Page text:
So unless we fully understand the language we are still relying on others to interpret and translate for us.  I for one have found that English Bibles are generally enough for me.  I do like to pick up other resources at times to delve a little deeper into their meanings but I also understand that everyone alive today is doing the same thing since those languages are dead languages.  They are going on the information that they have and translate from what they know.  But no one knows the original languages and inflections and possible dialects and such that may have been written.  But we have faith enough in God that He preserved His word for all to read, listen too, and experience as only the Holy Ghost can.

God Bless and praise to you Linssue.  It really matters not how you learn the word of God, only that you do and you help others learn it as well.  We must also remember that we should tolerate others if they learn in different ways as long as they are learning the way.

Sincerely
Brother Jerry


Excellent post Amigo! Smiley.   I tend to agree with almost everything, but I would add that the Greek written language is constructed in a way so as to include in it the inflections lost in our own written language.  I could have written simply the one word, "right" in responce to your post, but you couldnt tell if I meant it enthusiastically, sarcastically, casually, or took offence and muttered it.  The Greek written language tends to capture  moods like that, and that is valuable.  I too tend to rely on the English, but find great value in researching the original language.  When addressing the doctrine of the Bible with others that are not christian, I tend to rely on only the English, and reason, because those are two things immediately accessable and researchable for those I'm talking to.  I try to keep references to the original languages to a minimum so as not to set myself up as an authority to be believed.

Other than that I couldn't agree more.  Its allways amazed me that God recorded His Word in a language that He established in order to preserved moods in the written form.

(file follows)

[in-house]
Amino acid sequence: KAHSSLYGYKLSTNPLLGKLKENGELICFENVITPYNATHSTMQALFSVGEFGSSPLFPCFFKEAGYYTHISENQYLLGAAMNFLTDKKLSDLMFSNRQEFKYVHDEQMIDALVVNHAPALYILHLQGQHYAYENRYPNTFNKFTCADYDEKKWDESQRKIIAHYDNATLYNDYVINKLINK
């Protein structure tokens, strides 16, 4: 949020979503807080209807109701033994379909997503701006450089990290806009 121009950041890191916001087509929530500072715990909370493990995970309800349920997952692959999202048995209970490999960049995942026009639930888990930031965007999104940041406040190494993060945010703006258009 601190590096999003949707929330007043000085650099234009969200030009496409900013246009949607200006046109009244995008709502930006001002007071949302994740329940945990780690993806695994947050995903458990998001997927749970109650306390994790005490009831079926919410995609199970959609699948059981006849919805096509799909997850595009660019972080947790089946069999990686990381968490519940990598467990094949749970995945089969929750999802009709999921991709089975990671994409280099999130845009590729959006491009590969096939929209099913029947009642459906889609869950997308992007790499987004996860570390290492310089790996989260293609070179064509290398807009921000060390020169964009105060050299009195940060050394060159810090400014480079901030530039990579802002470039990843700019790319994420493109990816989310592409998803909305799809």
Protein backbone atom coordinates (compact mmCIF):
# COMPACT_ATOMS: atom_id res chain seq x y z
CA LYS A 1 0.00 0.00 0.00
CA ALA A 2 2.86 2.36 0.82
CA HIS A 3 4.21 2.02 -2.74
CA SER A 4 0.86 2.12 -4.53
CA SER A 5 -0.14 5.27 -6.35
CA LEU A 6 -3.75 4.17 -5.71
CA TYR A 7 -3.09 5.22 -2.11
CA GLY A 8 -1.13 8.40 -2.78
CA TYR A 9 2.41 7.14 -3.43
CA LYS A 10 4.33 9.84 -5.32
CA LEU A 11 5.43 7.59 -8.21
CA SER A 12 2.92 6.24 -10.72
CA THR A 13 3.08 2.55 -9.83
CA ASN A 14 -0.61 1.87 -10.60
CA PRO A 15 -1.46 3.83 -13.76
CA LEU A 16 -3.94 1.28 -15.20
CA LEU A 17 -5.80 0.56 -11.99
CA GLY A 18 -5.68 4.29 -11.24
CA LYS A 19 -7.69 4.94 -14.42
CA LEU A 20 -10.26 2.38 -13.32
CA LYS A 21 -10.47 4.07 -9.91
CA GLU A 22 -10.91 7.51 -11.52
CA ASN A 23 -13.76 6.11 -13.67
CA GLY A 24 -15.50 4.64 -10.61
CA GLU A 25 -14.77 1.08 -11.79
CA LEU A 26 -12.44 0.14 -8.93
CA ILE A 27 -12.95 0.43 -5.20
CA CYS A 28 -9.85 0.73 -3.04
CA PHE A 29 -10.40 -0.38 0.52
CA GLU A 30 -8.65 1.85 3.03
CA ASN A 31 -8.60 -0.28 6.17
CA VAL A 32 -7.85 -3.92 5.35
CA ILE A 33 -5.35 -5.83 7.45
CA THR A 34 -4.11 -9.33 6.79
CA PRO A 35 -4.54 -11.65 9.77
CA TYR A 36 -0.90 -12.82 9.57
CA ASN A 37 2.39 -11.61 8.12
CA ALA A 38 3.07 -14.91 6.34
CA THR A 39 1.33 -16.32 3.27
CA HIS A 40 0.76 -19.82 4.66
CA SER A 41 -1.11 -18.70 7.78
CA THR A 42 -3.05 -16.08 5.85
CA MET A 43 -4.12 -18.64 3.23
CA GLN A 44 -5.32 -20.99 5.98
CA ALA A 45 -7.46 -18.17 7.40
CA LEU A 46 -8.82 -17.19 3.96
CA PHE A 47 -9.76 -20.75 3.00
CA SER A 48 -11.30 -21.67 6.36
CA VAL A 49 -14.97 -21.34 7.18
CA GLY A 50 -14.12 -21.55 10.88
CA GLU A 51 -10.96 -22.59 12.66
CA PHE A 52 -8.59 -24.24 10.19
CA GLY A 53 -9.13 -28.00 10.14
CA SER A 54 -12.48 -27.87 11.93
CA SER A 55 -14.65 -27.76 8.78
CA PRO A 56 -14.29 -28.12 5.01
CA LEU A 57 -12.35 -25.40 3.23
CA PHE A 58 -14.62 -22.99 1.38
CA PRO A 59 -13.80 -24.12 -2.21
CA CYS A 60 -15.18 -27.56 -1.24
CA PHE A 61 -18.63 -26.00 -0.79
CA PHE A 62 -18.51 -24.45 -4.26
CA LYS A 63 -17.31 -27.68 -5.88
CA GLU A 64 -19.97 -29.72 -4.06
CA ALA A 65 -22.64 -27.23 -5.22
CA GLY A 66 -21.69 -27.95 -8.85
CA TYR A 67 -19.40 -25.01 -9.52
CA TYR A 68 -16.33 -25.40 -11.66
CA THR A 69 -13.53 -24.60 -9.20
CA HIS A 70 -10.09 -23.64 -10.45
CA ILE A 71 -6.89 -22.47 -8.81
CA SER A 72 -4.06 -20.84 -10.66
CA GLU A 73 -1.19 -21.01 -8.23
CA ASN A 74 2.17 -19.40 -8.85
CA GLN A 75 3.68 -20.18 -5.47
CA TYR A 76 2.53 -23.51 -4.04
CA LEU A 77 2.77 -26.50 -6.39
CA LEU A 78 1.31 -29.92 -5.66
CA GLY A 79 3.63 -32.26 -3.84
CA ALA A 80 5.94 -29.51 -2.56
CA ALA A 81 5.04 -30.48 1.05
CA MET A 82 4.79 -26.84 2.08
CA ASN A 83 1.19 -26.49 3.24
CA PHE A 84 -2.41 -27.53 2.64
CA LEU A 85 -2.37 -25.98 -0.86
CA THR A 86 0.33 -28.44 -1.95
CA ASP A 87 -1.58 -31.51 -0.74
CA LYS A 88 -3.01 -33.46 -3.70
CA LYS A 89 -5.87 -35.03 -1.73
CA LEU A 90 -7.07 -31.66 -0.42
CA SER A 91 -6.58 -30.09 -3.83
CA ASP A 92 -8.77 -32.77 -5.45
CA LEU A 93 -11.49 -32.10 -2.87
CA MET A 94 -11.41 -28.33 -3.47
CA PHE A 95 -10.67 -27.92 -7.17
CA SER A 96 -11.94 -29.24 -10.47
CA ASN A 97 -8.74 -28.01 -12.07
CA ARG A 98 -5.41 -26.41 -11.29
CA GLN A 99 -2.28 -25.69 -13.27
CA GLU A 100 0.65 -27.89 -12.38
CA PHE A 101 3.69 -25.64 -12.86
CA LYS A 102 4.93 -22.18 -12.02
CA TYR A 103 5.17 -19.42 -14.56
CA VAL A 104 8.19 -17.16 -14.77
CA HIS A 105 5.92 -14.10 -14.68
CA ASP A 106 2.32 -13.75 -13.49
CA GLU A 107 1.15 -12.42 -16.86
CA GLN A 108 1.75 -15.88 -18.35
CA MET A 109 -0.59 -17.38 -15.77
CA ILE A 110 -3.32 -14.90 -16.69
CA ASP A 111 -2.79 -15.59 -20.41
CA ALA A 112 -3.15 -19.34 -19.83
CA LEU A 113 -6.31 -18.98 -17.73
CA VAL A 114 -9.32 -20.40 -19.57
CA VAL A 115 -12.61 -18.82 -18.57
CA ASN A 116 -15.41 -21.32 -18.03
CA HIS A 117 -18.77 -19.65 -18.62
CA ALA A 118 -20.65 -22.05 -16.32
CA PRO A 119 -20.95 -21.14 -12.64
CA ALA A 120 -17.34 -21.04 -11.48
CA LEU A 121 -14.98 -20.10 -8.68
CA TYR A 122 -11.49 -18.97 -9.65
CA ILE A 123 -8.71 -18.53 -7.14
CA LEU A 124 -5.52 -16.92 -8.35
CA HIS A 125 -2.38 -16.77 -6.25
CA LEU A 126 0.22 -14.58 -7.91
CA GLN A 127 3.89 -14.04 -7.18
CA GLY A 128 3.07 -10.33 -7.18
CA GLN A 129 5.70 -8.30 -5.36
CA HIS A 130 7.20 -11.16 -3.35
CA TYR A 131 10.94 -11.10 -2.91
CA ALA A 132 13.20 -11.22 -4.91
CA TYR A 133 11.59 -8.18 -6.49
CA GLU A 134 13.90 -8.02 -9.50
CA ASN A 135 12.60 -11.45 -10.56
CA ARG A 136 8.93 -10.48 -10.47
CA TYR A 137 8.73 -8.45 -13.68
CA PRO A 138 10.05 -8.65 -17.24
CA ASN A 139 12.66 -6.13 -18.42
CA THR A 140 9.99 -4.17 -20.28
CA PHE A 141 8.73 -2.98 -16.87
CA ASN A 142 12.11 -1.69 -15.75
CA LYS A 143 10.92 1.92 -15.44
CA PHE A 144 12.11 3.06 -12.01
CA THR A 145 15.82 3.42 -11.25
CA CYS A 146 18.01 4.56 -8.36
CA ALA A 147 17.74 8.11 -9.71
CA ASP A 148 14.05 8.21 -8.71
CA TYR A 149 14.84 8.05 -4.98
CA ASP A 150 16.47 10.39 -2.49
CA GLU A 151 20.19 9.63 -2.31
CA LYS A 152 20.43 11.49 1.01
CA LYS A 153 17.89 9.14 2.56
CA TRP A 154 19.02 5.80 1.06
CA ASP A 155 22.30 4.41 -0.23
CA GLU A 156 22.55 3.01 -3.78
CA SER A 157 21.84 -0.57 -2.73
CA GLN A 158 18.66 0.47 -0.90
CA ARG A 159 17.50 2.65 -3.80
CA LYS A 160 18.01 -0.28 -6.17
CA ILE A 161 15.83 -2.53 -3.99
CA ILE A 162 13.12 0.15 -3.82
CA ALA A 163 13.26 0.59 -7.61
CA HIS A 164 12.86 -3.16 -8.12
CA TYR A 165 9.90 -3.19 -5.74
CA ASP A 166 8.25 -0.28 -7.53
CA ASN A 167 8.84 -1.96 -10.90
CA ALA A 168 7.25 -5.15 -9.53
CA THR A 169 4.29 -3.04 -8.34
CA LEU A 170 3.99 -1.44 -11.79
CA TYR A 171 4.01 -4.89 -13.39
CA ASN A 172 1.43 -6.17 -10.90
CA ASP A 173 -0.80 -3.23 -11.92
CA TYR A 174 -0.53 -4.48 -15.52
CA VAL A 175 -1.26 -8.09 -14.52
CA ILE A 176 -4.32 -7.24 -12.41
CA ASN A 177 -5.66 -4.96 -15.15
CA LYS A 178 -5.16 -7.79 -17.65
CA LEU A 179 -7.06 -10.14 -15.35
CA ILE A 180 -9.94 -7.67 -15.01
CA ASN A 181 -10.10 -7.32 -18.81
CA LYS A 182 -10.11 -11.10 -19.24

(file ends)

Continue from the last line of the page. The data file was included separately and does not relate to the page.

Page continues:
« Last Edit: July 21, 2006, 01:40:53 AM by 1Tim » Logged

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« Reply #32 on: July 21, 2006, 01:27:26 AM »

Let me also qualify, that I do not intend to minimize the office of pastor or teacher in the church.  I also have a few Pastors I love to listen to---but they are still men, and James 3:2, I think, pretty much guarantees that something he says will be false.  The question that comes up in my mind is why did God not give me the same insight that he gave the pastor?  Well on one hand He did--through the pastor, but why not directly?  I've concluded that for some reason that I don't understand, He elected to do it that way.  As we look arround us, almost everything has a hierarchy of authority.  God established an authority progression in the Home, at work, in the military, in the Government...ect., and also in His Church.  This is what I ws attempting to address.  Although God chooses to give me guidence through the pastor and teacher I sit under (as well as friends and other Christians) only He is the Teacher.

 Matthew 23:8-10
8 “But you are not to be called ‘Rabbi,’ for you have only one Master and you are all brothers. 9 And do not call anyone on earth ‘father,’ for you have one Father, and he is in heaven. 10 Nor are you to be called ‘teacher,’ for you have one Teacher, the Christ.

In these passages, I believe Jesus is addressing who He is.  There are many commentaries that the pastor I had growing up taught from that said these passages were addressing the Disciples, and their tendancy towards pride. I agree that they could be, as a side note, but the scope of the passages themselves is focused on the character and position of Jesus Himself.  He's saying, ' You're not the rabbi [master], or teacher, I am.  You're Father whom you are defined by is Me.' IMO